LOS ANGELES, California — Brittanie Kinch works for the Scenic Route, a design and fabrication exhibition and construction company. She has been in partnership with the Petersen Automotive Museum for almost four years and co-curated the Porsche Effect exhibition along with Brian Stevens, the Creative Director of the Petersen Automotive Museum. We had the opportunity to speak with her about how the new exhibit delves into the evolution of Porsche and how the brand’s history is inextricably connected with Los Angeles.
How did the exhibit get started?
Bruce Meyer is a passionate Porsche man himself. He has a deep invested interest in Southern California obviously, just growing up here and buying cars here, and driving cars here. He is definitely L.A.’s car man. He has a special place in his heart for Porsche. He had a meeting with Wolfgang Porsche and those two minds came together, looked at this beautiful space and decided that it’s something that was appropriate for the time, obviously it’s the 70th anniversary of the automobile and it’s Southern California, just massive humanity that’s drawn to Porsche in this area.
Can you talk about the car that introduces guests to the exhibit and the how in sets the theme of Porsche DNA?
That car is the 1939 Type 64 from the prototype museum from Hamburg, Germany. It is one of three that were ever built, two that are still in existence, and it is one of these cars that combines what was developed in a pre-war period, as we call the pre-World War II era, and it combines engineering that was developed by Ferdinand Porsche and his son Ferry Porsche on projects such as the Volkswagen Beetle and then that carries over to his post-war projects circa 1939, then the war happens, and then he continued later on. That led into the Gmund Coupe, which is the first production vehicle. The type 64 really set up those technical foundations and platform: rear engine, stylistic foundation, and also in terms of body foundations it’s definitely a car of its time. It has this crazy aerodynamic art deco form and then you see the later Gmund coupes from 1949 and you can see how that style changes as culture changes. That car truly has all the things and elements that you can look at in today’s Porsche and see where the historical lineage came from.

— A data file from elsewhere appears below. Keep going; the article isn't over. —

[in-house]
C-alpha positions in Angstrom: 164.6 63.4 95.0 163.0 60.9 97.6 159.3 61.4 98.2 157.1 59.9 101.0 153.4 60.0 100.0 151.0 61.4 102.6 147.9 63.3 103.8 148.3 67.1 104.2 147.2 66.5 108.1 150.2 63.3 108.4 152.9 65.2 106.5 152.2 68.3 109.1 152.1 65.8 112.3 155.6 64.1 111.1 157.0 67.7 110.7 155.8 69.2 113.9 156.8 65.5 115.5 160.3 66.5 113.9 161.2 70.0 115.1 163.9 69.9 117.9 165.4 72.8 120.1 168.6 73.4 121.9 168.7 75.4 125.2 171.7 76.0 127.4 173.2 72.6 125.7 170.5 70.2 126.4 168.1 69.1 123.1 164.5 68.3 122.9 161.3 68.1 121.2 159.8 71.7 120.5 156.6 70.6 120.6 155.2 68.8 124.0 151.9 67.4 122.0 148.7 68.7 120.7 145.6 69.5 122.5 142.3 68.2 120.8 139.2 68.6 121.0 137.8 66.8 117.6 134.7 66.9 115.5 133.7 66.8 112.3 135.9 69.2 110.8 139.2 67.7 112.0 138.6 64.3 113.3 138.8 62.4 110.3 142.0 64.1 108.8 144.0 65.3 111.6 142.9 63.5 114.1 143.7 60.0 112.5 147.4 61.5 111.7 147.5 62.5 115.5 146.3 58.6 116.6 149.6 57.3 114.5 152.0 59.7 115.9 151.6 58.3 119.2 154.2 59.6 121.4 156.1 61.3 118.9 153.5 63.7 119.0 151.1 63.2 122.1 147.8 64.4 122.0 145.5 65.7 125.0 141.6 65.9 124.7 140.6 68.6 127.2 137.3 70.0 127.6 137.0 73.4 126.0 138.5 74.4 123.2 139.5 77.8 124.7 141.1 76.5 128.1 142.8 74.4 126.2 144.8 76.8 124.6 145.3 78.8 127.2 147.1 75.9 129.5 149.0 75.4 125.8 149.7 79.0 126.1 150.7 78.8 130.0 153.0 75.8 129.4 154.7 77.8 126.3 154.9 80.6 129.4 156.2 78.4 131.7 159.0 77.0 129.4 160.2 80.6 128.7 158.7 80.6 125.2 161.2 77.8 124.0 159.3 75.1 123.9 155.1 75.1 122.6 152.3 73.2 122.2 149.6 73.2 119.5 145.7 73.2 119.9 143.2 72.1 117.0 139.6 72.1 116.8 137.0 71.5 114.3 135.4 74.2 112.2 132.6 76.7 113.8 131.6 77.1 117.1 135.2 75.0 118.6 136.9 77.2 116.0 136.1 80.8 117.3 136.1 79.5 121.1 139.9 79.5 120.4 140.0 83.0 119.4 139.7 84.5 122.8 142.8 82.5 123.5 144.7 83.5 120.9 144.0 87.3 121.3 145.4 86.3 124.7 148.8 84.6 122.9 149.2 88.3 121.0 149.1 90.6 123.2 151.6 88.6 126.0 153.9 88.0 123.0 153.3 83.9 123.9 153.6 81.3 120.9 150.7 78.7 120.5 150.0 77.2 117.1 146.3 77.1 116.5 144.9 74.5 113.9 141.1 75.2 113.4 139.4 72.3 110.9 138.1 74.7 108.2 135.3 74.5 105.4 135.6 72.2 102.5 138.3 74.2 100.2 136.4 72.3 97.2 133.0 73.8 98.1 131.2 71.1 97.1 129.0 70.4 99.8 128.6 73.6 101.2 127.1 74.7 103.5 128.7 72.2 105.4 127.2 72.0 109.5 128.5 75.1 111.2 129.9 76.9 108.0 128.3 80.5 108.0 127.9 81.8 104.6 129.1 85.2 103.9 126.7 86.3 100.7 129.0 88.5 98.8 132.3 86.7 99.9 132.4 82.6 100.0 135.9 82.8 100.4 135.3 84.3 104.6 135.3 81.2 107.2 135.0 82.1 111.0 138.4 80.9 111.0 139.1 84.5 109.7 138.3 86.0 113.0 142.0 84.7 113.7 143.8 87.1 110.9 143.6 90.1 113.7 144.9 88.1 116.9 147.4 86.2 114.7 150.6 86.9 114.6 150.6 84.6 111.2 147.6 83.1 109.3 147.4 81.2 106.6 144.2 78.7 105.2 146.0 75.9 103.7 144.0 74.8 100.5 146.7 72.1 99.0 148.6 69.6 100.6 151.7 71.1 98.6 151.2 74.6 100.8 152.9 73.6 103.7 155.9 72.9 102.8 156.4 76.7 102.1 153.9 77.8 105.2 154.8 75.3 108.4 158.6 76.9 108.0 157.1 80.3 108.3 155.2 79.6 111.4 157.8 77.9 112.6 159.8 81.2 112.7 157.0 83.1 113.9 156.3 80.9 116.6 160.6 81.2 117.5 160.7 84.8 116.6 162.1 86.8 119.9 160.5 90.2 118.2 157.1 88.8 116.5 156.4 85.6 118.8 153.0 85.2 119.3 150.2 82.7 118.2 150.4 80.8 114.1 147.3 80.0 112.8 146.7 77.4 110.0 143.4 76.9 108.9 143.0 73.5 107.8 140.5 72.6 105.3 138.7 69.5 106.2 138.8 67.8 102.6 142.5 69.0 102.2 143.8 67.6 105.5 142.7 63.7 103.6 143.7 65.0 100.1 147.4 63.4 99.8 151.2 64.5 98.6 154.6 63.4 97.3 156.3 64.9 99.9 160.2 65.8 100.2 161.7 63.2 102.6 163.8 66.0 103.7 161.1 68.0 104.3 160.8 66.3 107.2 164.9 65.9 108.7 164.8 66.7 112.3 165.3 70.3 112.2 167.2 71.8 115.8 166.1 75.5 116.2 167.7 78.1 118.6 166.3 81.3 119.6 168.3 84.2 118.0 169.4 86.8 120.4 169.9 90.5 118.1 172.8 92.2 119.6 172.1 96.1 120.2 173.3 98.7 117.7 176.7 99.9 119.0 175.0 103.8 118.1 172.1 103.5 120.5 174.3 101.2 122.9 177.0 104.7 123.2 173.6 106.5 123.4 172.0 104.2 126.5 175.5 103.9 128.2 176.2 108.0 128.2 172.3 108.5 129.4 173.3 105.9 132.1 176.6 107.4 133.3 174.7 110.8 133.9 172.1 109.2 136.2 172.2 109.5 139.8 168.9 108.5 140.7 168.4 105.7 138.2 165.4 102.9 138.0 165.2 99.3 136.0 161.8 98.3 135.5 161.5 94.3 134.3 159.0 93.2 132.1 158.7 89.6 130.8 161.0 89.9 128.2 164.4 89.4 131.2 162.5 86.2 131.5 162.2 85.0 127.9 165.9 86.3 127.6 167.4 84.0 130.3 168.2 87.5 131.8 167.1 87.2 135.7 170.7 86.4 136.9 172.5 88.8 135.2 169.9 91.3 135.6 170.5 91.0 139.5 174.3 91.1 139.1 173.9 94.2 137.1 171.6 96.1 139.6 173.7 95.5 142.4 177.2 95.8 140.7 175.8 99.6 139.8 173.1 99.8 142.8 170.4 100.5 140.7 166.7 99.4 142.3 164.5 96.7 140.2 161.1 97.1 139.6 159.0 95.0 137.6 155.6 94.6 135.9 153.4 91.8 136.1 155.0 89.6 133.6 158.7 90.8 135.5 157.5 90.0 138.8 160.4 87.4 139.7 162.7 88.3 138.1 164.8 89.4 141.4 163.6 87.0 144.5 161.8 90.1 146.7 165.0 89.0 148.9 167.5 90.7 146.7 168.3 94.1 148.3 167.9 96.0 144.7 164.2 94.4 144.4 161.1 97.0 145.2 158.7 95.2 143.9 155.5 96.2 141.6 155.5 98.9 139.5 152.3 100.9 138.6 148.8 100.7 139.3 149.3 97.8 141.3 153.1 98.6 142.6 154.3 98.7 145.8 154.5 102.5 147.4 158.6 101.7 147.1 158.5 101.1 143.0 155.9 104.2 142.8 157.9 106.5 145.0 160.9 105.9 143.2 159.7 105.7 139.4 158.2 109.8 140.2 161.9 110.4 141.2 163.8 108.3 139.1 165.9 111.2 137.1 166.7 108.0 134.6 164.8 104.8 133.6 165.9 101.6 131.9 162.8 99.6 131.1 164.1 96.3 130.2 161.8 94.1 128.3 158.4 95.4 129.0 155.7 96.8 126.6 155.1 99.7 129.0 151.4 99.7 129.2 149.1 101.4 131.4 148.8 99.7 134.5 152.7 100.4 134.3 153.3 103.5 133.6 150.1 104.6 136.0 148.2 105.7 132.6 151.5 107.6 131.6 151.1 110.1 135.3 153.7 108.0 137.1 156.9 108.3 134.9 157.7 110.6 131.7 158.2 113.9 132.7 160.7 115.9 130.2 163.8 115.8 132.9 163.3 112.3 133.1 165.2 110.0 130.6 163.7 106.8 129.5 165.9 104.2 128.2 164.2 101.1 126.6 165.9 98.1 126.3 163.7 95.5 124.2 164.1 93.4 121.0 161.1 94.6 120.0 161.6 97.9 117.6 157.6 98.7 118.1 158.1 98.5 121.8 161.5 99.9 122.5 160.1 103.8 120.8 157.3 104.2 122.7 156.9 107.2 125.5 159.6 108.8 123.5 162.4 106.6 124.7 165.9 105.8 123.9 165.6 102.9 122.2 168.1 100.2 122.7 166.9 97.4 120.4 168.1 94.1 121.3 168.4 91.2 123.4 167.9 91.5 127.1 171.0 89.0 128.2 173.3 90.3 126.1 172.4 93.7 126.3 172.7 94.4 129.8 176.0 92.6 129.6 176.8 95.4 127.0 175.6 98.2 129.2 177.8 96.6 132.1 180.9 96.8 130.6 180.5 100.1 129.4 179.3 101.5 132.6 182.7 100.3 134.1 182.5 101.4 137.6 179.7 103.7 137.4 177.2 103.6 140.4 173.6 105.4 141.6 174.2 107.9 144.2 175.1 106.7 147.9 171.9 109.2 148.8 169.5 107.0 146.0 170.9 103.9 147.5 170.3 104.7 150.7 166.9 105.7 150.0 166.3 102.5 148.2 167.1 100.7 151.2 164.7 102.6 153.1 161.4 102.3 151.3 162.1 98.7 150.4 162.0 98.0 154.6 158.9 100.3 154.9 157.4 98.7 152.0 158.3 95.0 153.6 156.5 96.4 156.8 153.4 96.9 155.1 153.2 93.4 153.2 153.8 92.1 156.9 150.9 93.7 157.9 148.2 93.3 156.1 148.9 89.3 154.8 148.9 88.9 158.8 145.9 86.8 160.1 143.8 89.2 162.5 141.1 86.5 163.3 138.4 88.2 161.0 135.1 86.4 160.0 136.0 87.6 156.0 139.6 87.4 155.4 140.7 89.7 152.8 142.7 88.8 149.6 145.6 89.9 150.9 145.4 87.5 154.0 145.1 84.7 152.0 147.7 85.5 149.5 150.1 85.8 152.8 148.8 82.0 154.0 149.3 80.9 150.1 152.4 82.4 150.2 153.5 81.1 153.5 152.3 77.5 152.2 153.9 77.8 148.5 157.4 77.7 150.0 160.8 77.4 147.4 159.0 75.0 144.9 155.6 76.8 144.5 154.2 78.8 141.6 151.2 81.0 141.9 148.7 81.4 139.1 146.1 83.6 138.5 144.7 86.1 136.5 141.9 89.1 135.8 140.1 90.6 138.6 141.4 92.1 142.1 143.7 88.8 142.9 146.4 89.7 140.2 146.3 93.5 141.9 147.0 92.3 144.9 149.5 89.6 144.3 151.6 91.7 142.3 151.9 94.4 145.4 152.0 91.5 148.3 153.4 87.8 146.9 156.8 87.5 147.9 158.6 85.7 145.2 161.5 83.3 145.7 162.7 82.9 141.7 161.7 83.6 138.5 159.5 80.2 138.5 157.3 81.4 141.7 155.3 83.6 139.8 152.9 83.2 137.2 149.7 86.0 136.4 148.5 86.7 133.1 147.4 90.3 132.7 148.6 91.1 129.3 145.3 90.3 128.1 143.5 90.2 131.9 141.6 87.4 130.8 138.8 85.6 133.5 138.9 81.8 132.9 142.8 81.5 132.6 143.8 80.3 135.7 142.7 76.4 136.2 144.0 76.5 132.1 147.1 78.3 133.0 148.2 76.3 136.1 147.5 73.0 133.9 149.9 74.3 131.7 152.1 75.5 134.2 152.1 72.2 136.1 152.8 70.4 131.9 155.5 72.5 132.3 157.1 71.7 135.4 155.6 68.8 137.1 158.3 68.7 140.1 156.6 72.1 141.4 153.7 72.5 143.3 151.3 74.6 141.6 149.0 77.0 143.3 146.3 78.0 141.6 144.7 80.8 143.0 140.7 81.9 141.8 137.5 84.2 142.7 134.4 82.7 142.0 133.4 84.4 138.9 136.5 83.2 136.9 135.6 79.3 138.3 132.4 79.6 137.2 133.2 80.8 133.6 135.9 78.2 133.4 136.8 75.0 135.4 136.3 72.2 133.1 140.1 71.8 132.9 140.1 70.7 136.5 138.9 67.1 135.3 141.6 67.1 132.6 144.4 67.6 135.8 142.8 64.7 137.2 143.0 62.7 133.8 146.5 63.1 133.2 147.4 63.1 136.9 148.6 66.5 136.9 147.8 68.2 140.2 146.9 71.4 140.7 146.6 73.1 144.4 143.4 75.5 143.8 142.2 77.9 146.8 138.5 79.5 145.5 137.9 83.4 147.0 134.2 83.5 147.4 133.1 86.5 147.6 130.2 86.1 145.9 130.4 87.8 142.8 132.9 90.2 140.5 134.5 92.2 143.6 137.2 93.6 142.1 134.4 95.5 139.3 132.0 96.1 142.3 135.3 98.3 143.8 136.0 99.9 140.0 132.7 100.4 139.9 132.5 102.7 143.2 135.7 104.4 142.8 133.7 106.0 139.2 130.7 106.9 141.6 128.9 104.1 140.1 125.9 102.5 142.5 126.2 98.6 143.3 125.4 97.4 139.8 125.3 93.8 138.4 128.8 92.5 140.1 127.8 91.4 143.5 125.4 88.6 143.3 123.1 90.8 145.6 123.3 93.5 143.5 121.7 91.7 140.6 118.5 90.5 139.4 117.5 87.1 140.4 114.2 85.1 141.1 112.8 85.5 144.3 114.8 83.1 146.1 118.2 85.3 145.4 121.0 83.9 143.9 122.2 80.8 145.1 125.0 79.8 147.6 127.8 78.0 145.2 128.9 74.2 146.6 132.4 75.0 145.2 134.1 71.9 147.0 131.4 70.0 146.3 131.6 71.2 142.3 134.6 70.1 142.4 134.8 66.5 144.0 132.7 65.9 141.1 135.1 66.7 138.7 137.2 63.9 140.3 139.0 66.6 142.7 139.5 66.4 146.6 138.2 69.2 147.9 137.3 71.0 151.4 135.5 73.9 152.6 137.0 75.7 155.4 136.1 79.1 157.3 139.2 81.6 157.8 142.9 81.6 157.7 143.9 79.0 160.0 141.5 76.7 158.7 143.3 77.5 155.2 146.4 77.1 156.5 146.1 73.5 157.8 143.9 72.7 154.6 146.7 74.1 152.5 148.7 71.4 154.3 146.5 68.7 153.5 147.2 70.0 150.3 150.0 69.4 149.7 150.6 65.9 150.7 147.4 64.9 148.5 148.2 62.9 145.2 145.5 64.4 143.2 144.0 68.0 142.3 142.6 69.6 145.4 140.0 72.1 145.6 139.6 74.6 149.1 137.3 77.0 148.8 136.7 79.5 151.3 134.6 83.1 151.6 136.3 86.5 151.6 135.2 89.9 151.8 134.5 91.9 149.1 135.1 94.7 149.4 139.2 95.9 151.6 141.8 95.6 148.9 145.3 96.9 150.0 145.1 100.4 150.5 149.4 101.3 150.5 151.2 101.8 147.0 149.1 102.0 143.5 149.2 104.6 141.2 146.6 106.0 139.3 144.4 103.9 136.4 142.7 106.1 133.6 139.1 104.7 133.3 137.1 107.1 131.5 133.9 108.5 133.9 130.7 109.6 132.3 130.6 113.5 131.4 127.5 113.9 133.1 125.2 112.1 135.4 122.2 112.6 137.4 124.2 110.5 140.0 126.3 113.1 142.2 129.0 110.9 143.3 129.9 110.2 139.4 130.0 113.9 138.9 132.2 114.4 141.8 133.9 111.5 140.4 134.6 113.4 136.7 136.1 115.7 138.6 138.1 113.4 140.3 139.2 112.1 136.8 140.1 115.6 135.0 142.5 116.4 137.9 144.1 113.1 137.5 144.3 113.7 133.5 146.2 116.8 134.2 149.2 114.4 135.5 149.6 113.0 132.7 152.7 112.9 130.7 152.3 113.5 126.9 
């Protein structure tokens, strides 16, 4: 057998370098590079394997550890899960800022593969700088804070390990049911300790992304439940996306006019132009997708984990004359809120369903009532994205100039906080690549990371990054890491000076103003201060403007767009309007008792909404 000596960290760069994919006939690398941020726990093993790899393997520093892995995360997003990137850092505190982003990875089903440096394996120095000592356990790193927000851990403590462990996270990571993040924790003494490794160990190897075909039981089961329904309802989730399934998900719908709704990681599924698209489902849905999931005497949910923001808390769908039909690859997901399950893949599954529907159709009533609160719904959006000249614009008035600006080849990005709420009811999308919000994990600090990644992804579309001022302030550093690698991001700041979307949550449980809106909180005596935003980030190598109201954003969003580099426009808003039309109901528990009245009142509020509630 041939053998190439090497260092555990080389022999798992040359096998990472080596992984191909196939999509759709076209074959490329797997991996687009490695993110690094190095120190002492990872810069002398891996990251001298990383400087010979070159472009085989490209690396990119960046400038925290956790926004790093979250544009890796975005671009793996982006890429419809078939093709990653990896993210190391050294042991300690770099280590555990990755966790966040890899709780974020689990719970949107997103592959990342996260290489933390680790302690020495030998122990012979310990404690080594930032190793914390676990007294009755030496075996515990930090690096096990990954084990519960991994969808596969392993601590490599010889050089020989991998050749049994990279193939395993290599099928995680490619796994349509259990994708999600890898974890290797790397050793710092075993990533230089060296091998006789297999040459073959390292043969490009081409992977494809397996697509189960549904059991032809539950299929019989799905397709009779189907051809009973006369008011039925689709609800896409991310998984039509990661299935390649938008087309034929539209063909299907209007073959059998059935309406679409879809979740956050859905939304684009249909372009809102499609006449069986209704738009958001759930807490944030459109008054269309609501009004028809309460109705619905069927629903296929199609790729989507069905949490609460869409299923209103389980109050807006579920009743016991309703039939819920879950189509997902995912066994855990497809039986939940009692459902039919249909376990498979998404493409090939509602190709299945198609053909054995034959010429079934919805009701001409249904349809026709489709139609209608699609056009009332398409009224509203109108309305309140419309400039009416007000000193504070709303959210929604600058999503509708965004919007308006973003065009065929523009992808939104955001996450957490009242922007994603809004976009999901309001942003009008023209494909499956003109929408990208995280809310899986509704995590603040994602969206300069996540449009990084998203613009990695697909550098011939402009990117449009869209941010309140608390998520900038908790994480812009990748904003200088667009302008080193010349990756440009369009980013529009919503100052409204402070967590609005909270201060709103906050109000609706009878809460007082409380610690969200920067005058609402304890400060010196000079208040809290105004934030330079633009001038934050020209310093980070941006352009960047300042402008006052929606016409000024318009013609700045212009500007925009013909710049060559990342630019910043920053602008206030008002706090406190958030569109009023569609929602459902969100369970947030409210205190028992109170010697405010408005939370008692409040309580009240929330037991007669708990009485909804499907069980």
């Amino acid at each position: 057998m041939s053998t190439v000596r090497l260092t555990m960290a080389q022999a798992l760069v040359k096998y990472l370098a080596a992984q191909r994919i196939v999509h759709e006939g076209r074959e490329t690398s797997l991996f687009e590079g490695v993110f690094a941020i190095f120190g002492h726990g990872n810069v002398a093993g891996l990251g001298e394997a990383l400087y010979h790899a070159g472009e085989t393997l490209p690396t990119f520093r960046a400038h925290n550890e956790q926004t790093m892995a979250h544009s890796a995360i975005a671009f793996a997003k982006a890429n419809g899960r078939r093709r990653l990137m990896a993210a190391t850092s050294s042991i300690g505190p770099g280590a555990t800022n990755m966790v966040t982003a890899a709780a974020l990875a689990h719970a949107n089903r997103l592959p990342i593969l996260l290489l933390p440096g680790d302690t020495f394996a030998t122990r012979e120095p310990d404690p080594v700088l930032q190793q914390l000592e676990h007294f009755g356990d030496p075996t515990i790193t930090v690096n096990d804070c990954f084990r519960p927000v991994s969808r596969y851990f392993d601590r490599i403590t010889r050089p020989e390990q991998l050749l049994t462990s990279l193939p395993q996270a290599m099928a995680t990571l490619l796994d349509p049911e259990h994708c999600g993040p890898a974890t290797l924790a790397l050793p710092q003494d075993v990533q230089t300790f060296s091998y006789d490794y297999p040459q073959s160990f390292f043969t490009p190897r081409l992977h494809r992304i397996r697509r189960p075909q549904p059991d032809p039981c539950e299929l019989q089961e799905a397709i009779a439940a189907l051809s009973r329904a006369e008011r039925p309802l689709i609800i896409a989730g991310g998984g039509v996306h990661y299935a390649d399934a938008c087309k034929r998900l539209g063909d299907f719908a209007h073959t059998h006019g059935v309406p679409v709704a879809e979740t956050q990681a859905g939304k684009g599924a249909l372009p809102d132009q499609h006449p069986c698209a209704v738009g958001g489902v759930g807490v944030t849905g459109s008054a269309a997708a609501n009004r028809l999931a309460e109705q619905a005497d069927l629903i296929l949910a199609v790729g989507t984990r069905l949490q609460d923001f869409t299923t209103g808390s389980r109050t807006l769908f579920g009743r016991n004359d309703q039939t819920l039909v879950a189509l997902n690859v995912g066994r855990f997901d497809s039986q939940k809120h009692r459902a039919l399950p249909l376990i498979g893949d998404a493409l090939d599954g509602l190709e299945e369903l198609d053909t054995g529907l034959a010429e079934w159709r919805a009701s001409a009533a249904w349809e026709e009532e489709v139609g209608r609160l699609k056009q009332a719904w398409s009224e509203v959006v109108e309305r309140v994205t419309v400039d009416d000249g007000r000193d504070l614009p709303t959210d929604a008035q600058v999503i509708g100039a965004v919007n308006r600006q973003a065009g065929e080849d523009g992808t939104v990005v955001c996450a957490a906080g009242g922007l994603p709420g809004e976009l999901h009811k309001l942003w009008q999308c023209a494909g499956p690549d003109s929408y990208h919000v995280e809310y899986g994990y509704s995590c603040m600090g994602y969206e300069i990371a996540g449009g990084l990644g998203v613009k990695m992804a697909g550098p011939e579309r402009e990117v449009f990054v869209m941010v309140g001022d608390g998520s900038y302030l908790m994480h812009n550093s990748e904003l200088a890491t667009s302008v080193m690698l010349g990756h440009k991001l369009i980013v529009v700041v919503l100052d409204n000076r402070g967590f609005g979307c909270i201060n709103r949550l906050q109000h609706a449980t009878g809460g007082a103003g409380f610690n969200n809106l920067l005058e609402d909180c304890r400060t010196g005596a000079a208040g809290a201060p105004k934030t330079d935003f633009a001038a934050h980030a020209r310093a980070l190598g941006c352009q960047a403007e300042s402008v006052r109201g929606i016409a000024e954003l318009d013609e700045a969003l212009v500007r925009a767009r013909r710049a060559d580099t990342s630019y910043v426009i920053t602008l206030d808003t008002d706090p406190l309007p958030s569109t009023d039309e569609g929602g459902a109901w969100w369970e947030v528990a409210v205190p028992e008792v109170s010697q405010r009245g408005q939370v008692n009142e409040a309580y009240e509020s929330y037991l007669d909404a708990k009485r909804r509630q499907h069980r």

Given that you’re talking about how the Porsche evolved over time, it’s interesting that the exhibit is non-chronological. What was the curatorial intent behind that?
A lot of exhibits here are from year 1900 to 2000 and that’s not necessarily needed in every discussion of the automobile. This is a thematic approach to a story. We are trying to put together very specific factors of Porsche’s history, style, engineering, and dedication to family in order to inform the visitors that all of these are things that exist and that Porsche does so that we can let you know that Porsche is in consequence a force in contemporary culture.
What should people be looking for like oddballs they wouldn’t expect to see here or historically significant artifacts?
The artifacts from the Porsche Museum have never been outside the museum. We have some very rare items from the 901 development. Those items, for people who are extreme Porsche enthusiasts, are going to be special. As David Coleman mentioned we have one car from the Porsche Museum, which is the 928 H50 Study. When we talk about Porsche being dedicated to family, that car is definitely an oddball. At the same time, when you look at it and see the outline of the Panamera which is so popular and has really revolutionized Porsche in our culture and on the roads today. That’s an oddball, I don’t want to call it odd because they’re all stunning but that’s one of the most interesting thing’s we’ve drawn that I don’t think most people have seen. Another interesting pairing is out in our lobby, two GT1s that are together. I don’t think that’s something most people have seen unless they’ve been to Stuttgart to the museum there, I think they have a GT1 and a GT Strasse version at the museum but I think this is the first time they’ve been together since they were created in the 1990s.
What specific ties to Southern California are in the exhibit?
In our section called Zuffenhausen and beyond, we talk about place. They’ve created a pilgrimage site at their home in Stuttgart but also it’s special to America, in Southern California specifically. There is a man named Max Hoffman who opened a dealership in New York who dealt with European imports and brought in the Porsche. He then met a man named John von Neumann who was racing club sports in Southern California. Max Hoffman and John von Neumann worked with Porsche to bring over things like the 356 Speedster and ultimately the 550 Spyders for use as club racers. John von Neumann had a dealership at Hollywood and Vine that was a Porsche/Volkswagen dealership. They sold to the Hollywood elite like James Dean and Steve McQueen. They tuned race cars for people to the point where it became a common sight on Los Angeles’ roads and inevitably truly saved Porsche. Because the Hollywood industry incorporated them into film and television, seeing them on the road and equating elitism for better or for worse, making them a timeless object of desire throughout culture.